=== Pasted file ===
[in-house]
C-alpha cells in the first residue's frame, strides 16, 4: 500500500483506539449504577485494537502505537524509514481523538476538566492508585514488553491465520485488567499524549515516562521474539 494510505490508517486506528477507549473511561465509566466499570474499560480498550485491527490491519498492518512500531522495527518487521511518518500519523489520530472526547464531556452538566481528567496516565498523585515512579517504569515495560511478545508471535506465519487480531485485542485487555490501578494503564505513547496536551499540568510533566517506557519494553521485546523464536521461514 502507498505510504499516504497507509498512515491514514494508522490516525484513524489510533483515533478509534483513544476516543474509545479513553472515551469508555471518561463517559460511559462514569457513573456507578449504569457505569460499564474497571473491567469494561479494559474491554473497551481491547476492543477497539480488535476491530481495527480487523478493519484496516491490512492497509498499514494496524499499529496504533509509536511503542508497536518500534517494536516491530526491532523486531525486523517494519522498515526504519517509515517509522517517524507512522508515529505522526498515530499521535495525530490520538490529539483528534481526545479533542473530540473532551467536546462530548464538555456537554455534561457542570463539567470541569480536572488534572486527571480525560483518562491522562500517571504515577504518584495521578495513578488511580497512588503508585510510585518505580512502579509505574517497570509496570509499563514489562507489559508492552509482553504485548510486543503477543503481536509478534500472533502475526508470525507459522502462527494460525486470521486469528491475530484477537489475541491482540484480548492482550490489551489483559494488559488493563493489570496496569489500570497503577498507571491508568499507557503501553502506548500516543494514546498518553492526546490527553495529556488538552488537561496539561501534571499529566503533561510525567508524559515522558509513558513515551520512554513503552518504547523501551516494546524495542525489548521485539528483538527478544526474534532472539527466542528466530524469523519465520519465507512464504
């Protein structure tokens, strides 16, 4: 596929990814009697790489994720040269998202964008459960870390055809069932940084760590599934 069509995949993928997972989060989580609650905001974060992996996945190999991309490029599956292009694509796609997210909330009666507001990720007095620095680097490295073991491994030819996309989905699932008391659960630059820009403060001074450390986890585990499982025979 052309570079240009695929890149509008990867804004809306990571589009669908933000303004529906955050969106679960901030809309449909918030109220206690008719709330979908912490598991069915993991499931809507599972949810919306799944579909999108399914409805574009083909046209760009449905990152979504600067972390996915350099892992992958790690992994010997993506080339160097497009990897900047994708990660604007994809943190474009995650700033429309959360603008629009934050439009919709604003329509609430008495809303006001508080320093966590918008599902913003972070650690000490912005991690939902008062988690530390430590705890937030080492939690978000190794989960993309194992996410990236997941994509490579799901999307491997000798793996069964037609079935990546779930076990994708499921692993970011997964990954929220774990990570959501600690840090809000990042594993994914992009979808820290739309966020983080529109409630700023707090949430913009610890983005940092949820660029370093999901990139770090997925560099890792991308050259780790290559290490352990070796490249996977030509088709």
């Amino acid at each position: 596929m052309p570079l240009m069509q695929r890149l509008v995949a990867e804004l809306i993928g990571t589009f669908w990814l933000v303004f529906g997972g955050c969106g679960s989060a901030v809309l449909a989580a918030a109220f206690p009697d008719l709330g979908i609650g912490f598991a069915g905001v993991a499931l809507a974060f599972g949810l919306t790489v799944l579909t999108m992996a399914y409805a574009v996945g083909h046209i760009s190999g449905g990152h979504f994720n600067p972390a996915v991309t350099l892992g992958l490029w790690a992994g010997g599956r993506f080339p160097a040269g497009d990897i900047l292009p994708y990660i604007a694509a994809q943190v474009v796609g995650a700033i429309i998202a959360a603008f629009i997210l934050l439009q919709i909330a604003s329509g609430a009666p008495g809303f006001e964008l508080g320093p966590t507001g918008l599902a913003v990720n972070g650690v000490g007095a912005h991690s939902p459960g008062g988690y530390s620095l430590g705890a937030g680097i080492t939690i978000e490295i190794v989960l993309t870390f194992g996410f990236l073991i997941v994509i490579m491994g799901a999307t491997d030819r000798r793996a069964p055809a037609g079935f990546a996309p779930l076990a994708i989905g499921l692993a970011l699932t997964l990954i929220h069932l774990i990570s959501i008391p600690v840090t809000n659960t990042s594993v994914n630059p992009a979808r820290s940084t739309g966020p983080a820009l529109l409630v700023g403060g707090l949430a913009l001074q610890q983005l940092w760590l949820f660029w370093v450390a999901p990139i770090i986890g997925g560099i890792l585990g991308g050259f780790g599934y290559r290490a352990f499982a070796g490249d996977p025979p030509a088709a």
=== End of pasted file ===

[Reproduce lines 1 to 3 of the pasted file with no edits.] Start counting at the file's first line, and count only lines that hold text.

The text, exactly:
[in-house]
C-alpha cells in the first residue's frame, strides 16, 4: 500500500483506539449504577485494537502505537524509514481523538476538566492508585514488553491465520485488567499524549515516562521474539 494510505490508517486506528477507549473511561465509566466499570474499560480498550485491527490491519498492518512500531522495527518487521511518518500519523489520530472526547464531556452538566481528567496516565498523585515512579517504569515495560511478545508471535506465519487480531485485542485487555490501578494503564505513547496536551499540568510533566517506557519494553521485546523464536521461514 502507498505510504499516504497507509498512515491514514494508522490516525484513524489510533483515533478509534483513544476516543474509545479513553472515551469508555471518561463517559460511559462514569457513573456507578449504569457505569460499564474497571473491567469494561479494559474491554473497551481491547476492543477497539480488535476491530481495527480487523478493519484496516491490512492497509498499514494496524499499529496504533509509536511503542508497536518500534517494536516491530526491532523486531525486523517494519522498515526504519517509515517509522517517524507512522508515529505522526498515530499521535495525530490520538490529539483528534481526545479533542473530540473532551467536546462530548464538555456537554455534561457542570463539567470541569480536572488534572486527571480525560483518562491522562500517571504515577504518584495521578495513578488511580497512588503508585510510585518505580512502579509505574517497570509496570509499563514489562507489559508492552509482553504485548510486543503477543503481536509478534500472533502475526508470525507459522502462527494460525486470521486469528491475530484477537489475541491482540484480548492482550490489551489483559494488559488493563493489570496496569489500570497503577498507571491508568499507557503501553502506548500516543494514546498518553492526546490527553495529556488538552488537561496539561501534571499529566503533561510525567508524559515522558509513558513515551520512554513503552518504547523501551516494546524495542525489548521485539528483538527478544526474534532472539527466542528466530524469523519465520519465507512464504
């Protein structure tokens, strides 16, 4: 596929990814009697790489994720040269998202964008459960870390055809069932940084760590599934 069509995949993928997972989060989580609650905001974060992996996945190999991309490029599956292009694509796609997210909330009666507001990720007095620095680097490295073991491994030819996309989905699932008391659960630059820009403060001074450390986890585990499982025979 052309570079240009695929890149509008990867804004809306990571589009669908933000303004529906955050969106679960901030809309449909918030109220206690008719709330979908912490598991069915993991499931809507599972949810919306799944579909999108399914409805574009083909046209760009449905990152979504600067972390996915350099892992992958790690992994010997993506080339160097497009990897900047994708990660604007994809943190474009995650700033429309959360603008629009934050439009919709604003329509609430008495809303006001508080320093966590918008599902913003972070650690000490912005991690939902008062988690530390430590705890937030080492939690978000190794989960993309194992996410990236997941994509490579799901999307491997000798793996069964037609079935990546779930076990994708499921692993970011997964990954929220774990990570959501600690840090809000990042594993994914992009979808820290739309966020983080529109409630700023707090949430913009610890983005940092949820660029370093999901990139770090997925560099890792991308050259780790290559290490352990070796490249996977030509088709």